Psychologism is a philosophical position, according to which psychology plays a central role in grounding or explaining some other, non-psychological type of fact or law.
Richard Mervyn Hare (21 March 1919 – 29 January 2002), usually cited as R. M. Hare, was an English moral philosopher who held the post of White's Professor of Moral Philosophy at the University of Oxford from 1966 until 1983.
Rational choice theory, also known as choice theory or rational action theory, is a framework for understanding and often formally modeling social and economic behavior.
In the philosophy of religion, Reformed epistemology is a school of philosophical thought concerning the nature of knowledge (epistemology) as it applies to religious beliefs.
Richard G. Swinburne (born 26 December 1934) is a British philosopher.
Robert Merrihew Adams (born September 8, 1937), known to intimates as "Bob", is an American analytic philosopher of metaphysics, religion and morality.
Robert Nozick (November 16, 1938 – January 23, 2002) was an American philosopher.
Rudolf Carnap (May 18, 1891 – September 14, 1970) was a German-born philosopher who was active in Europe before 1935 and in the United States thereafter.
Rush Rhees (19 March 1905 – 22 May 1989) was an American philosopher.
Saul Aaron Kripke (born November 13, 1940) is an American philosopher and logician.
Søren Aabye Kierkegaard (5 May 1813 – 11 November 1855) was a Danish philosopher, theologian, poet, social critic and religious author who is widely considered to be the first existentialist philosopher.
Scandinavia is a region in Northern Europe, with strong historical, cultural and linguistic ties.
Scientific realism is the view that the universe described by science is real regardless of how it may be interpreted.
Scientism is the ideology of science.
Scott Soames (born August 11, 1946) is a professor of philosophy at the University of Southern California.
Social constructivism is a sociological theory of knowledge according to which human development is socially situated and knowledge is constructed through interaction with others.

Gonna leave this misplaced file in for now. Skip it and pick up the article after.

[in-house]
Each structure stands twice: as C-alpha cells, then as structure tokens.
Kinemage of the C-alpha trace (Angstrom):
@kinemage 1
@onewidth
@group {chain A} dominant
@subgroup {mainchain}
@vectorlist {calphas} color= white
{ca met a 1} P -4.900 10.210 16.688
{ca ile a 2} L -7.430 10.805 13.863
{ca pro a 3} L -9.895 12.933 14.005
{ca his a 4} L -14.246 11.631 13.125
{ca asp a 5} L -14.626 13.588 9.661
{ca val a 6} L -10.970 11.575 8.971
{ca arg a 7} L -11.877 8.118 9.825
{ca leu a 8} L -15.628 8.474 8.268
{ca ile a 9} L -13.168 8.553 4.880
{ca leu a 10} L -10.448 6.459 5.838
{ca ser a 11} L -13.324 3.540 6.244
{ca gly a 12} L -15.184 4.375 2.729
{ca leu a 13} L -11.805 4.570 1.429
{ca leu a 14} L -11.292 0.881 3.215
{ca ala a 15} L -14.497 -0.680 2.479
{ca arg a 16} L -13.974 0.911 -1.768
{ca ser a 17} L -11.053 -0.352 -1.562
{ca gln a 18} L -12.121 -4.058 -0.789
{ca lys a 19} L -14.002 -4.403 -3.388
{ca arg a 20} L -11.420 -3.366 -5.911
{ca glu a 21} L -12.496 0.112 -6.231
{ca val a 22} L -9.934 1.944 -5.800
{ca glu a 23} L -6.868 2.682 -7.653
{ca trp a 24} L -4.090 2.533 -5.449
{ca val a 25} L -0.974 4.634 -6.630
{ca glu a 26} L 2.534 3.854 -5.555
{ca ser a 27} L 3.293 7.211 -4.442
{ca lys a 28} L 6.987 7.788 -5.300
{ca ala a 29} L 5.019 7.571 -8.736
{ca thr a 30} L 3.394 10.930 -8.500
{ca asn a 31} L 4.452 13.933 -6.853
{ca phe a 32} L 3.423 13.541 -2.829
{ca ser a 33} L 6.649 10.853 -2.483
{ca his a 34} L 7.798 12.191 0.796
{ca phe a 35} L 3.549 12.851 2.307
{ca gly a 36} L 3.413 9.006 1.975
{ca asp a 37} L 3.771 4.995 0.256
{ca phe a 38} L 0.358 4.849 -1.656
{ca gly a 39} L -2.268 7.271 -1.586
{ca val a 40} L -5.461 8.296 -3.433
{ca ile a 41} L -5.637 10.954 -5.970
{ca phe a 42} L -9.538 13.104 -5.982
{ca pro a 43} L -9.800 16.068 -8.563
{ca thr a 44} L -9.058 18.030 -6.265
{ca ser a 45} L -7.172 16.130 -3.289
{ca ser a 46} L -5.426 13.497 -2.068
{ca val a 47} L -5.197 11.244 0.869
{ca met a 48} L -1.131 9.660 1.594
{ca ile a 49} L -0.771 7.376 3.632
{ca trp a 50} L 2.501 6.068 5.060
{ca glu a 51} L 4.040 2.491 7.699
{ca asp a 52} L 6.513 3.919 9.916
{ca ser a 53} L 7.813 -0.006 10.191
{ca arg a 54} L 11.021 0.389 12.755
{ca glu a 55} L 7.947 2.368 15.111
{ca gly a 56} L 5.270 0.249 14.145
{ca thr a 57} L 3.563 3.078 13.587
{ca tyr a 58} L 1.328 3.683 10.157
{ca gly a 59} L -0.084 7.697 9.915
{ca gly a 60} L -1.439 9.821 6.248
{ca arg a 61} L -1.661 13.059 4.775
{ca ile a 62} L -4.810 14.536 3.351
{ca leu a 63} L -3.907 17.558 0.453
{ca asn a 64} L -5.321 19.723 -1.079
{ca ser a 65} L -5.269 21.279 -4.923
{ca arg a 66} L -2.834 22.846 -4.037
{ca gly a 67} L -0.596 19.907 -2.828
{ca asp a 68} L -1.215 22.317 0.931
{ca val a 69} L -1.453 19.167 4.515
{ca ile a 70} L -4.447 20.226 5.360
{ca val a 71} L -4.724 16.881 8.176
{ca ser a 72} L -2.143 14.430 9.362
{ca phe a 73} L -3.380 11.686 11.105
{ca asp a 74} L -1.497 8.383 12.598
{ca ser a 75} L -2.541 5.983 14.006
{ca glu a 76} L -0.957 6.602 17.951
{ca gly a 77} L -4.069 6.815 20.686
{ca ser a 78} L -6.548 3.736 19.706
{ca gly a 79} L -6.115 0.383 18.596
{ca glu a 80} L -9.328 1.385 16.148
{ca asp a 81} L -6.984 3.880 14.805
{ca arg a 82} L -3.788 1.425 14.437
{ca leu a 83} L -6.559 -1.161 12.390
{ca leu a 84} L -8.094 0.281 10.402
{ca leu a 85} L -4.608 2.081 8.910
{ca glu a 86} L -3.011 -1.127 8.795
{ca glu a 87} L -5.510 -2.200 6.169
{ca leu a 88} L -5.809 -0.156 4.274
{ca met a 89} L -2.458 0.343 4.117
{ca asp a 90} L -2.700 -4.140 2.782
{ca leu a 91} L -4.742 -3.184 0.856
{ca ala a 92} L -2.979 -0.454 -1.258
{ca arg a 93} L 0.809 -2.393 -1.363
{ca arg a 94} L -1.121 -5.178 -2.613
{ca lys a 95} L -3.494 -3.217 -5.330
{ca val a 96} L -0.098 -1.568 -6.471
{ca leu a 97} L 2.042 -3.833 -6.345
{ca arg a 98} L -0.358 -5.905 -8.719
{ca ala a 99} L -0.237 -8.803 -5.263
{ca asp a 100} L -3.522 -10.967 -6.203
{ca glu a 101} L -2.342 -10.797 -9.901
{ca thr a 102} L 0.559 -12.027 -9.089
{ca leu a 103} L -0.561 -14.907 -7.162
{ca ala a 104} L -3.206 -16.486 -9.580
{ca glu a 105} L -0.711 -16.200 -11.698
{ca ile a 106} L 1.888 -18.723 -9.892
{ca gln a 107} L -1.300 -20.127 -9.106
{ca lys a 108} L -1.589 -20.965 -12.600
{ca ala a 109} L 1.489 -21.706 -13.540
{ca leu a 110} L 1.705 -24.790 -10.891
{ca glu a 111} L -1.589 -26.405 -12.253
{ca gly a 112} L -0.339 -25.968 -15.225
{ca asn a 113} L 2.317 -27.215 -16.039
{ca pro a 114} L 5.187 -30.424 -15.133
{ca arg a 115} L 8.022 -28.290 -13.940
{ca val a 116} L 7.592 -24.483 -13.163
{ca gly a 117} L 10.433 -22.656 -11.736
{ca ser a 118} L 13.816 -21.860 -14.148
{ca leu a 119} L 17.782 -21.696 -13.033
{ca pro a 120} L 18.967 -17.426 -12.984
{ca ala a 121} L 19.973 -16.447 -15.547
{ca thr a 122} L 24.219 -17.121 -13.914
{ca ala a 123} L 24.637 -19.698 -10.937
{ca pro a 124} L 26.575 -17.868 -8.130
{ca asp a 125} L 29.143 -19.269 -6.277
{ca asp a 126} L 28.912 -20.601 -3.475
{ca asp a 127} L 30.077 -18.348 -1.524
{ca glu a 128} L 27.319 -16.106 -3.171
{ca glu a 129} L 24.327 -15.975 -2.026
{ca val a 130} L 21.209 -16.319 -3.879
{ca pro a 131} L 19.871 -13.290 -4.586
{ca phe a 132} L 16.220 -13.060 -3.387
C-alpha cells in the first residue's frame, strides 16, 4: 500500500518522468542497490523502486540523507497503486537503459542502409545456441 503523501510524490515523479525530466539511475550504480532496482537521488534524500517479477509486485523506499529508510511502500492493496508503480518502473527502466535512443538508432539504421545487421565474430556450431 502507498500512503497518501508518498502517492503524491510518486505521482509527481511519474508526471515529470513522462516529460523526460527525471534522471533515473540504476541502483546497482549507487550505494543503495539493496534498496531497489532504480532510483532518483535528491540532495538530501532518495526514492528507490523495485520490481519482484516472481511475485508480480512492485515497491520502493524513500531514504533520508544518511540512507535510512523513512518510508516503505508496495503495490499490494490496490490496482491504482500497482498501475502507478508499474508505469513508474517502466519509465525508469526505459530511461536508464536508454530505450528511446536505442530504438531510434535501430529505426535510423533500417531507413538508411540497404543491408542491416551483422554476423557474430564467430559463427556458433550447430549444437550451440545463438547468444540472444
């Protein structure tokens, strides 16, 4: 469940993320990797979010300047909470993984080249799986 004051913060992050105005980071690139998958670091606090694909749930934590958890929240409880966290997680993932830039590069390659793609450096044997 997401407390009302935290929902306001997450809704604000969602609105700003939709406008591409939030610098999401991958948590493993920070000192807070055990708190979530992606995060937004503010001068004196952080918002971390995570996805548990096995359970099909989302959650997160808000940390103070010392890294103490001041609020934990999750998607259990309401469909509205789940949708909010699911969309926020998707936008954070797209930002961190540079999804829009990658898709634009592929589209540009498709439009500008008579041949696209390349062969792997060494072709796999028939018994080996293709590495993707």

Socialism is a range of economic and social systems characterised by social ownership and democratic control of the means of production as well as the political theories and movements associated with them.
A speech act in linguistics and the philosophy of language is an utterance that has performative function in language and communication.
In logic, the term statement is variously understood to mean either: In the latter case, a statement is distinct from a sentence in that a sentence is only one formulation of a statement, whereas there may be many other formulations expressing the same statement.
Susanne Katherina Langer (née Knauth; December 20, 1895 – July 17, 1985) was an American philosopher, writer, and educator and was well known for her theories on the influences of art on the mind.
In logic, a tautology (from the Greek word ταυτολογία) is a formula or assertion that is true in every possible interpretation.
In philosophy, term logic, also known as traditional logic, syllogistic logic or Aristotelian logic, is a loose name for an approach to logic that began with Aristotle and that was dominant until the advent of modern predicate logic in the late nineteenth century.
The Foundations of Arithmetic (Die Grundlagen der Arithmetik) is a book by Gottlob Frege, published in 1884, which investigates the philosophical foundations of arithmetic.
The Principles of Mathematics (PoM) is a book written by Bertrand Russell in 1903.
Theory of justification is a part of epistemology that attempts to understand the justification of propositions and beliefs.
Thomas Hill Green (7 April 1836 – 15 March 1882) was an English philosopher, political radical and temperance reformer, and a member of the British idealism movement.
Thomas Samuel Kuhn (July 18, 1922 – June 17, 1996) was an American physicist, historian and philosopher of science whose controversial 1962 book The Structure of Scientific Revolutions was influential in both academic and popular circles, introducing the term paradigm shift, which has since become an English-language idiom.